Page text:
Why It’s Okay If You Hated Marvel’s Avengers: Infinity War
Even if you loved the new Avengers: Infinity War movie, let’s admit that it wasn’t the perfect film and there are reasons that some people might not have liked it.
There were a lot of characters and very few were explained
Featuring all (or most) of the characters from Marvel’s comic book universe is a rad idea and, for every person that saw all of the movies leading up to this point, it paid off in a big way. Unfortunately, those who didn’t hand over hundreds of dollars to Disney for that pleasure could quickly become less in the loop as the movie plays out.
There just isn’t enough time to explain each character’s backstory – that was the purpose of their individual movies. But needing to see each of those is a bit crazy. Seriously though, who is Vision and what other movie was he in?
Two part movies suck, every single time
Infinity War did a fine job handling part one of a long story split into two parts, but, in the end, it means you still need to see two movies instead of one to get the whole thing. There’s a semi-ending, so you shouldn’t be angry over a full-on cliffhanger, but [redacted] sitting [redacted] shouldn’t be fooling anyone.
Even if you discount corporate greed and assume a movie with a big cast and a long narrative needs four plus hours to tell its story, cutting it into two parts means that not every single person who saw part one will see part two. Those people don’t get the whole story and that’s a shame.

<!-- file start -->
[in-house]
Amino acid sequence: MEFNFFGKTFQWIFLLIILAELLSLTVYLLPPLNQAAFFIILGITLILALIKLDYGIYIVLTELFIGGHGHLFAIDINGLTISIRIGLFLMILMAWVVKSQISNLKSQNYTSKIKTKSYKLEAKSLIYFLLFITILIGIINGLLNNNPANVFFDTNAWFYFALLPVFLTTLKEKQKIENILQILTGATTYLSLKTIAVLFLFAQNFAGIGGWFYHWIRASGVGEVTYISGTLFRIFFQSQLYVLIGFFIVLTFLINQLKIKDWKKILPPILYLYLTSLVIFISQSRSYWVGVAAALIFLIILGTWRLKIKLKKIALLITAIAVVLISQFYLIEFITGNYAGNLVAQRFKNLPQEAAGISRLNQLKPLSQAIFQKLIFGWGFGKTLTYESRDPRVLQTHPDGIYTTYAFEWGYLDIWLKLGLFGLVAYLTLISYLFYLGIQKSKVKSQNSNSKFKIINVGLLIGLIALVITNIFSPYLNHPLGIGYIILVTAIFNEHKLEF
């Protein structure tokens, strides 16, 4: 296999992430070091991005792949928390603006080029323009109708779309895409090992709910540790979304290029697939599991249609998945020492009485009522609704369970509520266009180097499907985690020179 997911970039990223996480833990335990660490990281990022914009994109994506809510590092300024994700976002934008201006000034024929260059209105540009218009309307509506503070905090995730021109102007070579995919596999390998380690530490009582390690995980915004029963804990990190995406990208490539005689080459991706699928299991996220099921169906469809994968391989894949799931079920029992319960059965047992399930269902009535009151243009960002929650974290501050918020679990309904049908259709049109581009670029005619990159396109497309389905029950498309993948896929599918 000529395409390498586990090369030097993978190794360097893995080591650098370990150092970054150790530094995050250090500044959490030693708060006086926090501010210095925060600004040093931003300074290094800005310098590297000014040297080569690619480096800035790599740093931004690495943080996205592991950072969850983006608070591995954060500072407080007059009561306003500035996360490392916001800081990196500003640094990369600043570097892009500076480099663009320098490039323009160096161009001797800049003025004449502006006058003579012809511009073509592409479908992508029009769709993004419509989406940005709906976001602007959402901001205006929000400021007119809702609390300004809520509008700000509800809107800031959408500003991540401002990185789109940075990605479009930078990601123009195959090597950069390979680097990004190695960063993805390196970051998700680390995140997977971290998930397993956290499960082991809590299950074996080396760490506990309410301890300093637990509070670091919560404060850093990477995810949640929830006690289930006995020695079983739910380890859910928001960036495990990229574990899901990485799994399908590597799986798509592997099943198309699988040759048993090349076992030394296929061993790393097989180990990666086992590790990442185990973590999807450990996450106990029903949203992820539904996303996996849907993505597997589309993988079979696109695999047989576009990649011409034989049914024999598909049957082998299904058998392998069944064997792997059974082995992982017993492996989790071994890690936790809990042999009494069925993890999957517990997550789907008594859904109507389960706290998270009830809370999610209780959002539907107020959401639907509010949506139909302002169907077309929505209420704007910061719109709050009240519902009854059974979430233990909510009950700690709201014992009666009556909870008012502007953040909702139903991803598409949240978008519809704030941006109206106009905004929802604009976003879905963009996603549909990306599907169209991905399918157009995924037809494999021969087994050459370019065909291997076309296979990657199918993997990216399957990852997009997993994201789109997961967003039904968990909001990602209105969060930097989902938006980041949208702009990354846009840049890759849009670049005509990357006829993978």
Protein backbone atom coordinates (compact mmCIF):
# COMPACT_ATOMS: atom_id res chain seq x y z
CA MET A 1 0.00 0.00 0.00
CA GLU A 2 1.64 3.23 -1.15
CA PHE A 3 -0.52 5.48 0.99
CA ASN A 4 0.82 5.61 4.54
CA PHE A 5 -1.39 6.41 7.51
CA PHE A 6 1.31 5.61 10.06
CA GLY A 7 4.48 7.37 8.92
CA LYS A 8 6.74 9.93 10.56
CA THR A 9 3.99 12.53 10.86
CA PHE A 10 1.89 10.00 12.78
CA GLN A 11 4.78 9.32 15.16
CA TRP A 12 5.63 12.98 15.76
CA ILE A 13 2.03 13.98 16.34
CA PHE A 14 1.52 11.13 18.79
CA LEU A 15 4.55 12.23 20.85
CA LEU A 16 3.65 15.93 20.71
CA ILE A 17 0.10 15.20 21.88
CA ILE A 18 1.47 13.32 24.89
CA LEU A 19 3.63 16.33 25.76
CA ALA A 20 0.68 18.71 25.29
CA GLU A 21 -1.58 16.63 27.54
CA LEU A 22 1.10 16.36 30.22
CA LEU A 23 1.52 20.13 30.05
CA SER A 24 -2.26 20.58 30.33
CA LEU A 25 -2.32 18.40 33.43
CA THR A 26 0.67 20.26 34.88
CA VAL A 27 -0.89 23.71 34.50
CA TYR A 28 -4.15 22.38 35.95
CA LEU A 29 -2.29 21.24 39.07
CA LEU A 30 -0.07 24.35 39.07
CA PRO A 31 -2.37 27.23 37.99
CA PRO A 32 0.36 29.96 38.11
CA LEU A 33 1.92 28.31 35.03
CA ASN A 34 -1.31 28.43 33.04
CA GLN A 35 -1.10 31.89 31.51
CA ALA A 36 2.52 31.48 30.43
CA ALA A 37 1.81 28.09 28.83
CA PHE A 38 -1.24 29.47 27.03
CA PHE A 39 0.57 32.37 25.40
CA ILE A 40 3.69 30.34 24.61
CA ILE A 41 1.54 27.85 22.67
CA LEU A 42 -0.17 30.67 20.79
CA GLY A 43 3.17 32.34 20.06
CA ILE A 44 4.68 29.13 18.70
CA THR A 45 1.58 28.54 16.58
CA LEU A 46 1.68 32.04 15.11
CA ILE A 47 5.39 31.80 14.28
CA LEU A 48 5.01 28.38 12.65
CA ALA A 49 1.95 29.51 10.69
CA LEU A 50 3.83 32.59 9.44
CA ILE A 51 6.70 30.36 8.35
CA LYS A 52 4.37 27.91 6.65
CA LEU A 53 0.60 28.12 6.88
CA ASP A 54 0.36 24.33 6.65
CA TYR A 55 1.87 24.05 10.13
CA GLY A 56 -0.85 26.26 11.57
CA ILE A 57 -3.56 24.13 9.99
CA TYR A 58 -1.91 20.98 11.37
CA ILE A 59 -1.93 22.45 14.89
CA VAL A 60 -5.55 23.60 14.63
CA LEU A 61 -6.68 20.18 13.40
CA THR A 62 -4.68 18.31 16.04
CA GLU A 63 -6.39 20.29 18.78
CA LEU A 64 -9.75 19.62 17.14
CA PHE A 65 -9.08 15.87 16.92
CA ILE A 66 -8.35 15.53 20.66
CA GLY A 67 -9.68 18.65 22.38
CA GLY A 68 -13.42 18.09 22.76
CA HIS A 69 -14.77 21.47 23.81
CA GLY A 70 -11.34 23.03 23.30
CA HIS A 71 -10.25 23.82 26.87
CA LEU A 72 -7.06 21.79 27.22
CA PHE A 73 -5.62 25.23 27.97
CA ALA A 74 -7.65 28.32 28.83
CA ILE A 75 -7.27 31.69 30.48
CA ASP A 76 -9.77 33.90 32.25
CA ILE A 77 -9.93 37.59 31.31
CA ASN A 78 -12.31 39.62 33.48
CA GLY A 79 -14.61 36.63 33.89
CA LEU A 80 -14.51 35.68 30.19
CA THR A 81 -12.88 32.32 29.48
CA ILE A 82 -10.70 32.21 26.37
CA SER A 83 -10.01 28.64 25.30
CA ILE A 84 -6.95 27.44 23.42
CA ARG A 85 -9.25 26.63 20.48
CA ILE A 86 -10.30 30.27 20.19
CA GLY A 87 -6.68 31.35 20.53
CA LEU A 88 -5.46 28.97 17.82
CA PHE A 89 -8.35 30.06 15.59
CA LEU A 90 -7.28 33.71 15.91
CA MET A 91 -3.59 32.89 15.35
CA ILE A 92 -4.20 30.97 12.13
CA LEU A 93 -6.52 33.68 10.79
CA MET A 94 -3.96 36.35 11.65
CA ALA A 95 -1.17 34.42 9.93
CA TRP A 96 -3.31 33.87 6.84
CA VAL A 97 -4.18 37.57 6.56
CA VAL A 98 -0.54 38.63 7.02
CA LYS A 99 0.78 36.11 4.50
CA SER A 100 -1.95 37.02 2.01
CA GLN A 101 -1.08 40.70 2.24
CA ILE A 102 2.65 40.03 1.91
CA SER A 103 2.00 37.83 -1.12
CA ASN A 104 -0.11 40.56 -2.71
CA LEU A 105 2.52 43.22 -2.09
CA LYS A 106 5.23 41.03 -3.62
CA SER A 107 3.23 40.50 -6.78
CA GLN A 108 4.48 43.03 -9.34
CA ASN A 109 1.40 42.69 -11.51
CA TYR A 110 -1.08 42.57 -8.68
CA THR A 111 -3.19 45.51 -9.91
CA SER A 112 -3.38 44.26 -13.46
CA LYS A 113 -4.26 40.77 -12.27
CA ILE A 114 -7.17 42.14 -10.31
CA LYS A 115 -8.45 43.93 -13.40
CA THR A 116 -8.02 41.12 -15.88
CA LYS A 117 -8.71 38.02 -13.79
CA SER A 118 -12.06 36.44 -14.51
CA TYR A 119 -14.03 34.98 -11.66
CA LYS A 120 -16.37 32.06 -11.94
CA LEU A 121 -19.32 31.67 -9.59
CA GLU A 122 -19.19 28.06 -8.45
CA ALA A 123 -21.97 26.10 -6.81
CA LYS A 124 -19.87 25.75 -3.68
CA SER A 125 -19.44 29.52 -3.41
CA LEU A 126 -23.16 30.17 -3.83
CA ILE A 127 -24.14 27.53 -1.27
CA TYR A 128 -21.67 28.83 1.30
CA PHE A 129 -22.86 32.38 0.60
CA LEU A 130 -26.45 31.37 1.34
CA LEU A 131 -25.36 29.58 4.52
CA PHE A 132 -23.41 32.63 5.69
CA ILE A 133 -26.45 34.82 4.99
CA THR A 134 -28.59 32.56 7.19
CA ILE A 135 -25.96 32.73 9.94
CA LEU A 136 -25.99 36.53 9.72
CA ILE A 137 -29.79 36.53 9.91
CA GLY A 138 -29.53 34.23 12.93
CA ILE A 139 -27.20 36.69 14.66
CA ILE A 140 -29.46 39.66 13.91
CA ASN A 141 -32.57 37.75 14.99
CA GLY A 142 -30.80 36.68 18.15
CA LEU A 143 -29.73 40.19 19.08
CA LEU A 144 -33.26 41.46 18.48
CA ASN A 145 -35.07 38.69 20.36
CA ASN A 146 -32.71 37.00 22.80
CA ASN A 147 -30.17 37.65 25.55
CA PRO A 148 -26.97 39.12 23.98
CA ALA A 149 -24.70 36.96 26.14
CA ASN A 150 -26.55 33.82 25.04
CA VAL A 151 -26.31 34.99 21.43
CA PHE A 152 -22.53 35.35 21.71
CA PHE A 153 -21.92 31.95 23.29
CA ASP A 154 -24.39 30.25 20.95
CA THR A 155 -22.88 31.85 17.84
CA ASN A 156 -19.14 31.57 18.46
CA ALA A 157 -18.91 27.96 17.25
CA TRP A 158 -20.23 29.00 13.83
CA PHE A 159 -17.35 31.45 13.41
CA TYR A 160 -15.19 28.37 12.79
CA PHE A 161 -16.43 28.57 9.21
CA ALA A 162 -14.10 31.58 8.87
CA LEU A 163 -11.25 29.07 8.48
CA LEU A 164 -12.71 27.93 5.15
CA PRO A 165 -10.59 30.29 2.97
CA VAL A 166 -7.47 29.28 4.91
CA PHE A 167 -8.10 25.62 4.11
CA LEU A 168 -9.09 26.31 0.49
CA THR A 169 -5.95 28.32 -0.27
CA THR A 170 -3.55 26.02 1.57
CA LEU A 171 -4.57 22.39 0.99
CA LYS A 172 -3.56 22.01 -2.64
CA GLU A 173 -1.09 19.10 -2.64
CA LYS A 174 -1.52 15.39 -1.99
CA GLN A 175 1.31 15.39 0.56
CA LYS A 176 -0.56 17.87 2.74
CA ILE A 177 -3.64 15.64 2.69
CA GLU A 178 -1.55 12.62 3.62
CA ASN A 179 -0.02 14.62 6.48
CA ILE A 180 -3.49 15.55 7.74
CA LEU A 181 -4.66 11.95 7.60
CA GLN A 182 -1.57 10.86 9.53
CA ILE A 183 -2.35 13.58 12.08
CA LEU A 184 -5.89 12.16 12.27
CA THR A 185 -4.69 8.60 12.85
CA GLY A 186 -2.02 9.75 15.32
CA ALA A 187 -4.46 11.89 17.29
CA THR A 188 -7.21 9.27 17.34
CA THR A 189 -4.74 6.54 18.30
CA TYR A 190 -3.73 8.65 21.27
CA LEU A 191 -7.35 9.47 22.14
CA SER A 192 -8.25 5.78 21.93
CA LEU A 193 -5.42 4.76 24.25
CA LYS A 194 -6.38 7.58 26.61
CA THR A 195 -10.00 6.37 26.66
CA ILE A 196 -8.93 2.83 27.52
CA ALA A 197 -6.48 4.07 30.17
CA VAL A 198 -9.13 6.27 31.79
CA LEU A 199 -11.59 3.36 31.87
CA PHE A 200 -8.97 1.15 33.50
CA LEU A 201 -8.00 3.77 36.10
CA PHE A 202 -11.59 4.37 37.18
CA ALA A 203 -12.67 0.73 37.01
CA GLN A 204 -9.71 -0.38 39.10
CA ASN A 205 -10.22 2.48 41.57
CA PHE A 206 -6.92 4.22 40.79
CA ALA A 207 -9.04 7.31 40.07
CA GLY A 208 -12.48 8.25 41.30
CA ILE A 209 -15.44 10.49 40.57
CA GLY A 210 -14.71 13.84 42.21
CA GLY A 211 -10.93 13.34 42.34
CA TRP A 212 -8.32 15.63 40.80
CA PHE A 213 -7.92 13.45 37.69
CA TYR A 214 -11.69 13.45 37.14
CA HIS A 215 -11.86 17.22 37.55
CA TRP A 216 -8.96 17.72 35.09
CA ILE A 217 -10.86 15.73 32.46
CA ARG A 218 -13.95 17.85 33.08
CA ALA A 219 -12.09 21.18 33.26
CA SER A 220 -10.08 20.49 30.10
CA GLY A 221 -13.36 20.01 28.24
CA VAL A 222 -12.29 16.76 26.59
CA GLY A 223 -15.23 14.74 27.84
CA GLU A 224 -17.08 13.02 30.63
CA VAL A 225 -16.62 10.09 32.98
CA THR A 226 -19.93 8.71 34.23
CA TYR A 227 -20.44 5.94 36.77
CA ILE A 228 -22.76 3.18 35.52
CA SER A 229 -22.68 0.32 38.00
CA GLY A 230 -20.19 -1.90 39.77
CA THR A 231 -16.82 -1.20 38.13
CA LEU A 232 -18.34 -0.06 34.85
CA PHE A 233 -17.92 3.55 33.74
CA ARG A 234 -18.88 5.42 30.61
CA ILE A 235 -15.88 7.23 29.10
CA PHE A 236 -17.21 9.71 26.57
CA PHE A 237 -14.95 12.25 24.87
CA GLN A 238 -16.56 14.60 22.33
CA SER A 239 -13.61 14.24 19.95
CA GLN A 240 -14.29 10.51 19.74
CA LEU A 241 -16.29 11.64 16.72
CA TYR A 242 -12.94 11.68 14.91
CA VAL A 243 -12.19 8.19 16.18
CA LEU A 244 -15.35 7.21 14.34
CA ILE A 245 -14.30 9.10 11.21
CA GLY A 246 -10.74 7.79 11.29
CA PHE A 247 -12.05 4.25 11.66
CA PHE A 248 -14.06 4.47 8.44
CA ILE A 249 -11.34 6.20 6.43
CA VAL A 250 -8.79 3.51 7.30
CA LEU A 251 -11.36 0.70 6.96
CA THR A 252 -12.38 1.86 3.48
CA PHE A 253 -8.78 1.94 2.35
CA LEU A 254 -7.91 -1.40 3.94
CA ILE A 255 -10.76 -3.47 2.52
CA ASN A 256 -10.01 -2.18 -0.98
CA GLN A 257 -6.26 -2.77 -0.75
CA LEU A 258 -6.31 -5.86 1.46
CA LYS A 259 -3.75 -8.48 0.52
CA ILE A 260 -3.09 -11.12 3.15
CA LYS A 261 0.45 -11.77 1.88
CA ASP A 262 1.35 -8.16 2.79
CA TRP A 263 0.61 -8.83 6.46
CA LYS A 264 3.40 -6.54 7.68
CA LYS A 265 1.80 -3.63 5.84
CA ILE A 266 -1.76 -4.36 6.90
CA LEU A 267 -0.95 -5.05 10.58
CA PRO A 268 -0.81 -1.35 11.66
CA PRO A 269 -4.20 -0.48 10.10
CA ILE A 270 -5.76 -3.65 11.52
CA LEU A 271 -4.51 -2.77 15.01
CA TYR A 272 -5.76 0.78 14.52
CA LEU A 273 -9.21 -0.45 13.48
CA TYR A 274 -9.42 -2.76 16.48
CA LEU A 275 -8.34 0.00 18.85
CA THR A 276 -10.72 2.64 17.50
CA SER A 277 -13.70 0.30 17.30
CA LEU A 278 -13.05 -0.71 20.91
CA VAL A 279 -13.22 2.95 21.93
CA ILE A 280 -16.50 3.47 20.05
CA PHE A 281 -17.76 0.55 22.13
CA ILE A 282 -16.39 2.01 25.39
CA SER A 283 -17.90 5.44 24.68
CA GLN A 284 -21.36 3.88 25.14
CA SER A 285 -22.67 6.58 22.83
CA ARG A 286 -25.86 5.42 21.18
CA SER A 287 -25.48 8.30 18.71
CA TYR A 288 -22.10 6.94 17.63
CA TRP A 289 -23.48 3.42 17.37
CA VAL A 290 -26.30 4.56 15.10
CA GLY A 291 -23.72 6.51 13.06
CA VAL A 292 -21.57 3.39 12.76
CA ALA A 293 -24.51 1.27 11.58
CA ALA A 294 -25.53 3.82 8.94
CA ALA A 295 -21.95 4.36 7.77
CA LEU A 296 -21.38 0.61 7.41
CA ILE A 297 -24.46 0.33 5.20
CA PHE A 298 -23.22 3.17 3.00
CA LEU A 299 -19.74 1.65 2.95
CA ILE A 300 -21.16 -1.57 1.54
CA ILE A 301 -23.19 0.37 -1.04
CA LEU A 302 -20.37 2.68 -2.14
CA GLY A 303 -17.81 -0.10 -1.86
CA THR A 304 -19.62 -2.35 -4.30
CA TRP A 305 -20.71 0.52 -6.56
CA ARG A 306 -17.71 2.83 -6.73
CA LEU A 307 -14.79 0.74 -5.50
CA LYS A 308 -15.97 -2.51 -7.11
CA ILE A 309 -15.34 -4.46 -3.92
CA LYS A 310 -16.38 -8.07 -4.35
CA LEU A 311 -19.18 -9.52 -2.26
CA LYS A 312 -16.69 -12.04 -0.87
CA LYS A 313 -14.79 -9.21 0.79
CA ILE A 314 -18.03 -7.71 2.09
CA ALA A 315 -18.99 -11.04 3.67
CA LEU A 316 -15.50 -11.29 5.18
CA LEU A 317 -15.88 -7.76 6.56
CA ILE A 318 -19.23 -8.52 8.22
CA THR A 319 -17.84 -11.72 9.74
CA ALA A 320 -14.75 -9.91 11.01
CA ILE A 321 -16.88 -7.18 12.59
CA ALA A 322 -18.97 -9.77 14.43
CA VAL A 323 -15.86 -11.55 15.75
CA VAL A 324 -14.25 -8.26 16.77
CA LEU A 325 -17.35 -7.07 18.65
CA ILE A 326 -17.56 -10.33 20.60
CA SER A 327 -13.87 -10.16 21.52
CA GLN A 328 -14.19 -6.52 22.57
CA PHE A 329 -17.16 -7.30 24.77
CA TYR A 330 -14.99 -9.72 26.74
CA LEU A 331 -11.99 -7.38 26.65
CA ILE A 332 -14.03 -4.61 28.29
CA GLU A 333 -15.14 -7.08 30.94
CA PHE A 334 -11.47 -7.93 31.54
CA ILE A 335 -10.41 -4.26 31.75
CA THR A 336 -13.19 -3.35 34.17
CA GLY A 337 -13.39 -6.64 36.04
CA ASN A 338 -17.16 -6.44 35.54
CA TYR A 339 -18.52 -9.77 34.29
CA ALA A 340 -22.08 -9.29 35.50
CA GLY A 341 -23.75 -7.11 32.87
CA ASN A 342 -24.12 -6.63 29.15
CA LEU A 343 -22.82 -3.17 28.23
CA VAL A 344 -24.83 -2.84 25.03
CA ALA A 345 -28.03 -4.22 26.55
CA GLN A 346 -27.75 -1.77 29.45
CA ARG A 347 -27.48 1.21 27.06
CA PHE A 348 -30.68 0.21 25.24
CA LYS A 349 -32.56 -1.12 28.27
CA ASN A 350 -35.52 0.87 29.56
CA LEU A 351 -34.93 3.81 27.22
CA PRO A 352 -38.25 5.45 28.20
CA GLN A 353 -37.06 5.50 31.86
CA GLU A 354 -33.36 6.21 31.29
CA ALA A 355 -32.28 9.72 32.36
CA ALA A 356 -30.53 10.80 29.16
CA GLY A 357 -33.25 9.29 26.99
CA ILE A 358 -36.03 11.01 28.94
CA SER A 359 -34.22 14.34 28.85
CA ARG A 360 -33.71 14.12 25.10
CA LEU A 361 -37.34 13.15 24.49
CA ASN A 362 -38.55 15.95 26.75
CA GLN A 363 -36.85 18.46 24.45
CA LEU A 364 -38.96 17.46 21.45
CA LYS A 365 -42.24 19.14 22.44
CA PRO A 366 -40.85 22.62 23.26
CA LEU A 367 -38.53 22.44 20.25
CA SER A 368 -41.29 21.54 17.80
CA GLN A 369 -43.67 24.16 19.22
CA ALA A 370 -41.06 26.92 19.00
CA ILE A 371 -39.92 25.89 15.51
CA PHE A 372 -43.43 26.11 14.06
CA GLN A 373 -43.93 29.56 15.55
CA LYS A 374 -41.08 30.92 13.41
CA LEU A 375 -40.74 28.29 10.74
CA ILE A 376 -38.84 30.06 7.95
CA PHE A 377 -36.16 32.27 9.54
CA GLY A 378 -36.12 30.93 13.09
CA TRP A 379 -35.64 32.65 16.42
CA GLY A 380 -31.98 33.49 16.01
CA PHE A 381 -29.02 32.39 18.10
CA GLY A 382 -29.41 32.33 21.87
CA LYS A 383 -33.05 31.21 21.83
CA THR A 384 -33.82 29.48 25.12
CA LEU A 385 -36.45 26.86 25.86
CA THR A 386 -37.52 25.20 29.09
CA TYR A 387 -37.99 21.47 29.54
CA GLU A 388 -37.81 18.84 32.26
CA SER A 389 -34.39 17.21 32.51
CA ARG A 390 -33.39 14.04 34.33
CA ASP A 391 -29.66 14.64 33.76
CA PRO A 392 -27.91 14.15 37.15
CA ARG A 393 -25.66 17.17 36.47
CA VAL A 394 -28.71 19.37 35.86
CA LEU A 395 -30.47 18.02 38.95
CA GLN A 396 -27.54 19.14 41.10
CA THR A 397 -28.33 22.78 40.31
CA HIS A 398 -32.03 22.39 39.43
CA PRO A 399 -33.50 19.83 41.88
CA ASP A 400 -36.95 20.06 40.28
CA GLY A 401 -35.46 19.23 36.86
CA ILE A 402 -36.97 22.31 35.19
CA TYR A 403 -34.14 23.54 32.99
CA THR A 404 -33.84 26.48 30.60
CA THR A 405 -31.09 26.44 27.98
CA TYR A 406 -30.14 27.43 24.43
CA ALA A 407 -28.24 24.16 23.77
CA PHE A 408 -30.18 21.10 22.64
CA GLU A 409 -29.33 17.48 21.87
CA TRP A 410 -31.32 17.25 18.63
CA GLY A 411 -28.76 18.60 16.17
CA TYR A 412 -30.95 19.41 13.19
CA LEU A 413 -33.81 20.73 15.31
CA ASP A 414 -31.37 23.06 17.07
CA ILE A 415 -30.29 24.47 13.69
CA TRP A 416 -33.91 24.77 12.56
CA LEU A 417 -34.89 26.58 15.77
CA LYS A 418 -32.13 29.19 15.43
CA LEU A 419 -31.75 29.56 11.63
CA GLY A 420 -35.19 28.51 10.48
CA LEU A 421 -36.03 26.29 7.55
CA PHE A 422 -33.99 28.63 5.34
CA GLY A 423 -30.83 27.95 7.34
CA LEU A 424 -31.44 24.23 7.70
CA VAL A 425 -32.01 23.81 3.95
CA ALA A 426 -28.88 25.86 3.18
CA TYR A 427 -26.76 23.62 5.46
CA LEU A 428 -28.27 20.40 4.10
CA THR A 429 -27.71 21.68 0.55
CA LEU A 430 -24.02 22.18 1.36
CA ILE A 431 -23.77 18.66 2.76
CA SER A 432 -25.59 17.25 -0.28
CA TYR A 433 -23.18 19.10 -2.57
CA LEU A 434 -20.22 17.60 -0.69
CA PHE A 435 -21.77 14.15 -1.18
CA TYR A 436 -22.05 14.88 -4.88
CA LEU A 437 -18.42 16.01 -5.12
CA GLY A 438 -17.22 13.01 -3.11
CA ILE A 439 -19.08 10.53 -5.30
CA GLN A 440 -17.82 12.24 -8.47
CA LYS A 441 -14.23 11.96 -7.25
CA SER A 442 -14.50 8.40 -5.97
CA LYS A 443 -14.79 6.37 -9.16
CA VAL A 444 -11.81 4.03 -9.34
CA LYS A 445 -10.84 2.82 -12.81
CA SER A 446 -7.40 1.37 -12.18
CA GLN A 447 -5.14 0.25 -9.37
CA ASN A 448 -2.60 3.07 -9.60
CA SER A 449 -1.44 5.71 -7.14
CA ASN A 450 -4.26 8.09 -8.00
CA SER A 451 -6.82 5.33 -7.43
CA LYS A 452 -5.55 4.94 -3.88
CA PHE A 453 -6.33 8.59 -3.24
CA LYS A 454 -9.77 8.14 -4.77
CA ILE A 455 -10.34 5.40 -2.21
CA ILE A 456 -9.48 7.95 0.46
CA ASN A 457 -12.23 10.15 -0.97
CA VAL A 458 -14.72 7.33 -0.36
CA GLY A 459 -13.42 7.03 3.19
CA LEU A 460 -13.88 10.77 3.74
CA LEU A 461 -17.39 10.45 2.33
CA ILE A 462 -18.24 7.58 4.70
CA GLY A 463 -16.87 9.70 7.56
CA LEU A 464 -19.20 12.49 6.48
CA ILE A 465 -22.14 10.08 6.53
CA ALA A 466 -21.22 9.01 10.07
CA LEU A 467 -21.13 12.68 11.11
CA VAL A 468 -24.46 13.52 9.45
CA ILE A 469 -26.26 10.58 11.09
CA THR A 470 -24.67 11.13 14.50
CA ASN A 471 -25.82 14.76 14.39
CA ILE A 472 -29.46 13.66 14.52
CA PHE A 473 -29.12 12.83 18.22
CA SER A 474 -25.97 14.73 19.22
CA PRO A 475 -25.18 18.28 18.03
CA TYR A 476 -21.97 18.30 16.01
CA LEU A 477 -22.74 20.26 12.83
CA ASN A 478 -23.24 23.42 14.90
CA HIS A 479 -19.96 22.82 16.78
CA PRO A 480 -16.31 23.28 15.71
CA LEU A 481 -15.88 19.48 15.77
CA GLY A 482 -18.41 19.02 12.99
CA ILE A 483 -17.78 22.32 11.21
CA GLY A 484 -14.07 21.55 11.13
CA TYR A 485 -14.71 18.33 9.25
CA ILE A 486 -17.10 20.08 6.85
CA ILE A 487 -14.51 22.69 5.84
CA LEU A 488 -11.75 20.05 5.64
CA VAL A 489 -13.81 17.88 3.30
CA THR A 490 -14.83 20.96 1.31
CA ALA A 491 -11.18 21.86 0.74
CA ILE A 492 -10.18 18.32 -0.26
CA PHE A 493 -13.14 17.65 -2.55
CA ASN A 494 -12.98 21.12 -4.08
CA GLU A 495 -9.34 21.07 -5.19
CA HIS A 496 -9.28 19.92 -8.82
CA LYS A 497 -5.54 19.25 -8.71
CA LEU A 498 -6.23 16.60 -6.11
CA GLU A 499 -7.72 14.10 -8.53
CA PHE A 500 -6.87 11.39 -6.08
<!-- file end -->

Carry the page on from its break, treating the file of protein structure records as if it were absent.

Was it a actually a funny movie?
Thor: Ragnarok is a good example of a movie littered with quick, throwaway joke after throwaway joke. There was enough “quick wit” that I thought it was pretty hilarious the first time around, but after a second viewing, those jabs didn’t have the same weight behind them and felt like the movie lacked substance. Infinity War felt similar with the way characters were introduced through thinly veiled wit, instead of genuinely funny parts.
Here’s the deal
In theory, Avengers: Infinity War is less of a traditional summer blockbuster and more of a Hollywood experiment in fan loyalty–one which could have easily backfired, but didn’t.
The premise that you can put a double-digit number of A-list movie stars in a single (two parts, of course) film and have enough time to make their roles more than just cameos, is pretty much impossible; so Infinity War requires that moviegoers invest in all (or most) of the stars’ individual movies proceeding this film.
If you’ve been following along from the beginning, great, this movie was made for you. Enjoy it. If you haven’t followed the super hero scene too closely over the years, however, don’t worry about not liking Infinity War. As an individual movie, it was just fine.